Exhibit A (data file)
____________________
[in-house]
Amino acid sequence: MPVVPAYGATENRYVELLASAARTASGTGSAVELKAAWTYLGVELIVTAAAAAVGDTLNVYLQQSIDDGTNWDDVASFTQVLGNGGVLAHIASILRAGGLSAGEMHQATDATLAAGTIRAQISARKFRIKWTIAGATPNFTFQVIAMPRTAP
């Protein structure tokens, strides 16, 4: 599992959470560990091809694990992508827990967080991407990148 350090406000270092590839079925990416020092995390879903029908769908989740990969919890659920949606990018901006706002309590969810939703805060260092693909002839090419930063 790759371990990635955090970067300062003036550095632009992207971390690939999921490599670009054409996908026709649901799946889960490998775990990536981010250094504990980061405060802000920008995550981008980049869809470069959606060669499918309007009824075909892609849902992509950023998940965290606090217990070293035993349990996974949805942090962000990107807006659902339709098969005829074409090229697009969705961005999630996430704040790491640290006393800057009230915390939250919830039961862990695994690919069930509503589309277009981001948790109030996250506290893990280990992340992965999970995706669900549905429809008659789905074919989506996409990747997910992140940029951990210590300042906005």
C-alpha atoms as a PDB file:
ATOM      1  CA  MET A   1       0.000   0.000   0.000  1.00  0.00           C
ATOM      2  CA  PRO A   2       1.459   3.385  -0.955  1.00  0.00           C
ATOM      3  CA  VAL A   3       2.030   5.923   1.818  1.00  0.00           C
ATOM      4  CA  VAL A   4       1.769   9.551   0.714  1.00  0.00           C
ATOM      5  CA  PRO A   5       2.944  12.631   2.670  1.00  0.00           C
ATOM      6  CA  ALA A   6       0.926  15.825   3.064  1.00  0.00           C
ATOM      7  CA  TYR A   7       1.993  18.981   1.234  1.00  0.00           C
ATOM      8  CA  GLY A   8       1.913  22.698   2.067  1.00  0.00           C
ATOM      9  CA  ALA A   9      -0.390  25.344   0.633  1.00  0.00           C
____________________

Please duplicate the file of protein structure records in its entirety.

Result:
[in-house]
Amino acid sequence: MPVVPAYGATENRYVELLASAARTASGTGSAVELKAAWTYLGVELIVTAAAAAVGDTLNVYLQQSIDDGTNWDDVASFTQVLGNGGVLAHIASILRAGGLSAGEMHQATDATLAAGTIRAQISARKFRIKWTIAGATPNFTFQVIAMPRTAP
């Protein structure tokens, strides 16, 4: 599992959470560990091809694990992508827990967080991407990148 350090406000270092590839079925990416020092995390879903029908769908989740990969919890659920949606990018901006706002309590969810939703805060260092693909002839090419930063 790759371990990635955090970067300062003036550095632009992207971390690939999921490599670009054409996908026709649901799946889960490998775990990536981010250094504990980061405060802000920008995550981008980049869809470069959606060669499918309007009824075909892609849902992509950023998940965290606090217990070293035993349990996974949805942090962000990107807006659902339709098969005829074409090229697009969705961005999630996430704040790491640290006393800057009230915390939250919830039961862990695994690919069930509503589309277009981001948790109030996250506290893990280990992340992965999970995706669900549905429809008659789905074919989506996409990747997910992140940029951990210590300042906005």
C-alpha atoms as a PDB file:
ATOM      1  CA  MET A   1       0.000   0.000   0.000  1.00  0.00           C
ATOM      2  CA  PRO A   2       1.459   3.385  -0.955  1.00  0.00           C
ATOM      3  CA  VAL A   3       2.030   5.923   1.818  1.00  0.00           C
ATOM      4  CA  VAL A   4       1.769   9.551   0.714  1.00  0.00           C
ATOM      5  CA  PRO A   5       2.944  12.631   2.670  1.00  0.00           C
ATOM      6  CA  ALA A   6       0.926  15.825   3.064  1.00  0.00           C
ATOM      7  CA  TYR A   7       1.993  18.981   1.234  1.00  0.00           C
ATOM      8  CA  GLY A   8       1.913  22.698   2.067  1.00  0.00           C
ATOM      9  CA  ALA A   9      -0.390  25.344   0.633  1.00  0.00           C